Click here to edit subtitle


Plaster Printing                               

by Meredith Setser

     AddThis Social Bookmark Button                                                   CONTENT | SEARCH


Plaster printing has been around for quite a while, but unfortunately I don't have knowledge of the artist who actually invented the process. My friend and fellow printmaker, Sarah Sanford, who attended Edinburgh University in Scotland where this technique is popular, deserves credit for explaining the basic process to me.

I have made quite a few plaster prints but still feel like I am in the experimental stage with the process.  Below are some of my findings and a description of the basic technique for intaglio plates (you can also use this process with pronto plates and monotypes).

Plaster Cast Etching
A nice impression of etching plates, pronto plates, and even monotype plates can be made by making a plaster cast of the inked up matrix. The sensitivity of the plaster material can capture incredibly subtle nuances and details in an image, and is particularly well suited to images that have a wide range of values. This is a process that bridges the gap between sculpture and print.

          Materials needed for etching plaster print:
  • plaster of paris
  • 2 mixing containers (bowls or pails)
  • oil base printing ink
  • Tarlatan and ink card for wiping etching plate
  • mold
  • plastic sheeting or saran wrap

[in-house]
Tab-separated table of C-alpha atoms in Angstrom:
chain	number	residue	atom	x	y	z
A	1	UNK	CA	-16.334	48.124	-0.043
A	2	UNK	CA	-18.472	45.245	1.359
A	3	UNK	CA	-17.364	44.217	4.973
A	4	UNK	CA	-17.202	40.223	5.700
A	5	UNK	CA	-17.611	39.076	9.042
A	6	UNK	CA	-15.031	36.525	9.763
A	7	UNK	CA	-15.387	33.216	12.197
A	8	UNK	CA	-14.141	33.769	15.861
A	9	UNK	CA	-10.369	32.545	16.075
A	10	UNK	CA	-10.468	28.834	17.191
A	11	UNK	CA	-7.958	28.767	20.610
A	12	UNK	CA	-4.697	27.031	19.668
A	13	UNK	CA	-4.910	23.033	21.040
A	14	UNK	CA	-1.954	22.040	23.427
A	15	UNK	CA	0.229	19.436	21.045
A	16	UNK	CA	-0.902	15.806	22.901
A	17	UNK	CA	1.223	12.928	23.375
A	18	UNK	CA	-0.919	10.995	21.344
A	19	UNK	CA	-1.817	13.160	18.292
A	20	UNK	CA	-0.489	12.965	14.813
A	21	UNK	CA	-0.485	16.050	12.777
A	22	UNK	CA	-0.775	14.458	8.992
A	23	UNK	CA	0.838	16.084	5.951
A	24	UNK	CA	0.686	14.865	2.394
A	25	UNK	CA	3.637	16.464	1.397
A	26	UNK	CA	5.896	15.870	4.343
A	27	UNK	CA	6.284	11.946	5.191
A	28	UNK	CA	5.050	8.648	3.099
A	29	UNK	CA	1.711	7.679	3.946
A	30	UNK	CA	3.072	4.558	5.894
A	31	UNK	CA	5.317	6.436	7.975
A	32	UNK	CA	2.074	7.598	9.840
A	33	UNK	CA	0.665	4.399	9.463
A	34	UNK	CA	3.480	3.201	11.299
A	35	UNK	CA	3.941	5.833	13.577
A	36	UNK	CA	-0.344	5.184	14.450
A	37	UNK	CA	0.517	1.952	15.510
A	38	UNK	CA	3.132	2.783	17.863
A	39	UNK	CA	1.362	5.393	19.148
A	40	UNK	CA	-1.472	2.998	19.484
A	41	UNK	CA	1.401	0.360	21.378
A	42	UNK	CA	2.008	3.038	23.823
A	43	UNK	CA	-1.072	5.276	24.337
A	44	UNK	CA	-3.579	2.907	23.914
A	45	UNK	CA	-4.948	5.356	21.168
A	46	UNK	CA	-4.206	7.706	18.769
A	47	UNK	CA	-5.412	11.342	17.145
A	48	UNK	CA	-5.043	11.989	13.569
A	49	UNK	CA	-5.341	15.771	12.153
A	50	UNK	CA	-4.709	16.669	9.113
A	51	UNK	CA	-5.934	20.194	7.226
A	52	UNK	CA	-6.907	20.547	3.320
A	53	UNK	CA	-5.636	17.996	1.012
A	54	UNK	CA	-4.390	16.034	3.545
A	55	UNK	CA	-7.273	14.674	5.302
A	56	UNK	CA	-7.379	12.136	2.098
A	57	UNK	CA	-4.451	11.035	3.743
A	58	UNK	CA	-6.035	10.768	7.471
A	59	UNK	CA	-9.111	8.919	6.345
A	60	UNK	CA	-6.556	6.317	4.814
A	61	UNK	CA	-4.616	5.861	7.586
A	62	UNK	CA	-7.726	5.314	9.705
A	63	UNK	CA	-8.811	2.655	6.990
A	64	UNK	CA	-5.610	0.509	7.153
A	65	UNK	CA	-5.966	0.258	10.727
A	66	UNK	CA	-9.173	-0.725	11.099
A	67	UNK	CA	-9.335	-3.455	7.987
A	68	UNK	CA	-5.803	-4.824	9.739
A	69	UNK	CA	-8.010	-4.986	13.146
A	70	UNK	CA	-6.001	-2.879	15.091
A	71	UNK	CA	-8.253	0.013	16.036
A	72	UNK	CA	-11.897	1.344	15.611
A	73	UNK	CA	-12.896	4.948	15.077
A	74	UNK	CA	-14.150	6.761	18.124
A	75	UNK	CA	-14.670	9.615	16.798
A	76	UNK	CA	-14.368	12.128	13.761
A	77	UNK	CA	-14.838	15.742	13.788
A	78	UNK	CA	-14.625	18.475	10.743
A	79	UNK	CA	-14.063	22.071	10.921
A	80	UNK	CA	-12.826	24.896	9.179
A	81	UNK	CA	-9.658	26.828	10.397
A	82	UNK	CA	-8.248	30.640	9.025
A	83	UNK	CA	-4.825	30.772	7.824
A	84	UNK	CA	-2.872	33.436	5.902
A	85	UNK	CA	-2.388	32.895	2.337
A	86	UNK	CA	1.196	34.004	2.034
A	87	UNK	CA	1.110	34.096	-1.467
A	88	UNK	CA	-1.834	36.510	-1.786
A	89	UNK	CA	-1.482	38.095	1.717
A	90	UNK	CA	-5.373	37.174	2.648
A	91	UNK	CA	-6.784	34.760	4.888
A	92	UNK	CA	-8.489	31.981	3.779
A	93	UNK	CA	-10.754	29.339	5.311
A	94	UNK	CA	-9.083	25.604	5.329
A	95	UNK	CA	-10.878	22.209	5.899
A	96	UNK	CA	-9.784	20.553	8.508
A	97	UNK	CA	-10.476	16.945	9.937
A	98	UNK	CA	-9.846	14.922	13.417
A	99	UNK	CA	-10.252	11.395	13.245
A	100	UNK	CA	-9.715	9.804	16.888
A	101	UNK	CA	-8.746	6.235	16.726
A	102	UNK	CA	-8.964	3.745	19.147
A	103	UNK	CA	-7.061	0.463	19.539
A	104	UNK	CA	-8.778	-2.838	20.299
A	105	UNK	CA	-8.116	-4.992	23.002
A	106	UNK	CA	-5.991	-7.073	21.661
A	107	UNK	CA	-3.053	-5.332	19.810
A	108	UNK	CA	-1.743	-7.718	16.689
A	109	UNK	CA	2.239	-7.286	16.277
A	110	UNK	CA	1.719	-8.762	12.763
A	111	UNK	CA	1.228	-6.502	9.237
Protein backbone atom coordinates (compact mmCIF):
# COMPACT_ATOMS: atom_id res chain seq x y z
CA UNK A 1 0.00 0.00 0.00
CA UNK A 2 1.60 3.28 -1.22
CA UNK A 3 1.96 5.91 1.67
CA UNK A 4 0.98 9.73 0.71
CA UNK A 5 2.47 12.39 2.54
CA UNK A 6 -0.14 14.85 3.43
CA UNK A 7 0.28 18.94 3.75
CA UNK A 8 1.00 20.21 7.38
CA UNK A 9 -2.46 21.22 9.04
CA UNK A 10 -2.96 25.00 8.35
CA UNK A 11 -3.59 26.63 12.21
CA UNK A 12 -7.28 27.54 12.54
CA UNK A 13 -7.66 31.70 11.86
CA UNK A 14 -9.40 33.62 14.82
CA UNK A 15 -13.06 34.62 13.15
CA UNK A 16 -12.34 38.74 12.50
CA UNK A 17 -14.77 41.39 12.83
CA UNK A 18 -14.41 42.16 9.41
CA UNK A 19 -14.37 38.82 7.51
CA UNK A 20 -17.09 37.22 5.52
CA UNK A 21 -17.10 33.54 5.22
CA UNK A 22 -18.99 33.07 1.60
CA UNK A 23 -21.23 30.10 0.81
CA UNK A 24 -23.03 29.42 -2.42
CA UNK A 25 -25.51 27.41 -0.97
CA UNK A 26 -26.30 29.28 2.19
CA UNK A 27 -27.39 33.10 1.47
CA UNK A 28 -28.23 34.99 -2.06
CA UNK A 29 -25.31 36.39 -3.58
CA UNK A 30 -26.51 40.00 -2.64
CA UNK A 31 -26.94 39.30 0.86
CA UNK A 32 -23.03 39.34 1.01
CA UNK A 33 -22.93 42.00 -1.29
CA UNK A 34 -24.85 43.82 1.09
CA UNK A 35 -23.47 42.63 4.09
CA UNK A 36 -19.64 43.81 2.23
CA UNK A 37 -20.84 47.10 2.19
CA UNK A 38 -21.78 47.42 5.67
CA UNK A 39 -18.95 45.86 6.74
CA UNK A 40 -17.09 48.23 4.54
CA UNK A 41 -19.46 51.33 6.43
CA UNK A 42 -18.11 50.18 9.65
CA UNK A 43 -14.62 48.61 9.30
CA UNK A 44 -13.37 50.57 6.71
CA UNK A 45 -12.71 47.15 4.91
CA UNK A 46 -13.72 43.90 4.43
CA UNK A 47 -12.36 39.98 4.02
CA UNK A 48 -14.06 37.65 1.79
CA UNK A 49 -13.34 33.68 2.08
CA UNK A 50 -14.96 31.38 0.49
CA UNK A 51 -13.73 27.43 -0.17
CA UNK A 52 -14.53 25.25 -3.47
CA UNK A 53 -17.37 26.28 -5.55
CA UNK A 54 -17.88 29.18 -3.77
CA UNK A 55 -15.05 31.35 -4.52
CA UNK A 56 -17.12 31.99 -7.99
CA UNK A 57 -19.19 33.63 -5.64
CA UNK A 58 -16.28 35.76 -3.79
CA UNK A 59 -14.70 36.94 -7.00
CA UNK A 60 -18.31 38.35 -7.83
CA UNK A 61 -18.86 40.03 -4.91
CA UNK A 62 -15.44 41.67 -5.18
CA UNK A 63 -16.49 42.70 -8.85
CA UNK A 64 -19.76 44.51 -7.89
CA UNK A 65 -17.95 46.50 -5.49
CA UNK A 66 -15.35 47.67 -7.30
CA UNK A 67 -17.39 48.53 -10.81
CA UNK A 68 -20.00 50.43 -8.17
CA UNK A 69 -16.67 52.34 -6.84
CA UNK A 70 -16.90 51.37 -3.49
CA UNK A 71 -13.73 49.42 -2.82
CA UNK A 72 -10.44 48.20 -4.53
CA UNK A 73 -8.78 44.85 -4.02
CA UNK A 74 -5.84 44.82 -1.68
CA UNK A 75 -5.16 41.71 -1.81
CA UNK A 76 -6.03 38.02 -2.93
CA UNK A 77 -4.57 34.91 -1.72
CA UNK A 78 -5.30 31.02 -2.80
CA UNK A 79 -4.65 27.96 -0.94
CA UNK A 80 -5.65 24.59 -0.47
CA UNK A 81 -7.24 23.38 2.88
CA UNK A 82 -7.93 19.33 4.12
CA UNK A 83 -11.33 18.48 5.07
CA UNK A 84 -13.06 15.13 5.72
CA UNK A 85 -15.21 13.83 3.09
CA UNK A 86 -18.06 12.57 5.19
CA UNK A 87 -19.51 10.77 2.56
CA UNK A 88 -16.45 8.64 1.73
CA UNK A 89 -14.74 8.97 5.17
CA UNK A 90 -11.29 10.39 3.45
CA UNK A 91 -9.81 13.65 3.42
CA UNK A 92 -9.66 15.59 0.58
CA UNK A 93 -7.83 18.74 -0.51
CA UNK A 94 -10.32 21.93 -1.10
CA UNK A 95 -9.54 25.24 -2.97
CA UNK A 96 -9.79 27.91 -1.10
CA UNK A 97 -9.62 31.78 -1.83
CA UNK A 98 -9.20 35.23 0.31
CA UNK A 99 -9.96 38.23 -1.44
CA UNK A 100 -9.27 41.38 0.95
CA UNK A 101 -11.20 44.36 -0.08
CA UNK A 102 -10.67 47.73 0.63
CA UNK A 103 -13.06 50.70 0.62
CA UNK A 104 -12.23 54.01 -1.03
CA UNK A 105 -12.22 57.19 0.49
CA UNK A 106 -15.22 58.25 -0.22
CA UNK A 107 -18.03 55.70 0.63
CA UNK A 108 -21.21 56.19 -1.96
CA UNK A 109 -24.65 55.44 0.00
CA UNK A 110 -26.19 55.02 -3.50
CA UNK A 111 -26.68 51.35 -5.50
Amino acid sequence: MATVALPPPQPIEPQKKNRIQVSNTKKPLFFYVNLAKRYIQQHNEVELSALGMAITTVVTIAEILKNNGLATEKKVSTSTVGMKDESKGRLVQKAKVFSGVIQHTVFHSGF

How to construct a mold:
In order to carry out this process, you need a strong mold that will fit your intended plate and contain your plaster. You can make a tight frame out of wood that your plate fits snugly into. This type of mold is necessary if you are making borderless pieces that resemble tiles. The depth of this frame depends on how thick you want your finished piece to be. Usually, about 2 to 3 inches deep is sufficient. The Instant Printmaker manual by Melvyn Petterson and Colin Gale provides really good instructions on how to fashion a wooden mold.

You can also use a cardboard box or a cake pan (above) as an "informal" mold.  If you use one of these types of mold, the plate may not fit snugly against the sides but, as long as you don't mind a plaster border around your image, this is a fine way to go.   

Whichever mold type you decide upon, it is imperative that the bottom of the mold is flat. You may also wish to line your mold with cellophane or thin plastic sheeting to help contain your plaster just in case there are any weak areas. The plastic also makes it much easier to remove the hardened plaster. I like to leave a bit of plastic hanging out of the top of the mold, so that I can simply lift the entire piece out by the plastic when it is finished (instead of having to chip it).

Inking up the plate:  
No special procedure is necessary for the inking up of the intaglio plate for plaster. Simply wipe it the same way you would if pulling a print onto paper. As always, be careful not to over wipe your plate or the richness of your tones will be reduced.

Place the inked plate face-up in your mold.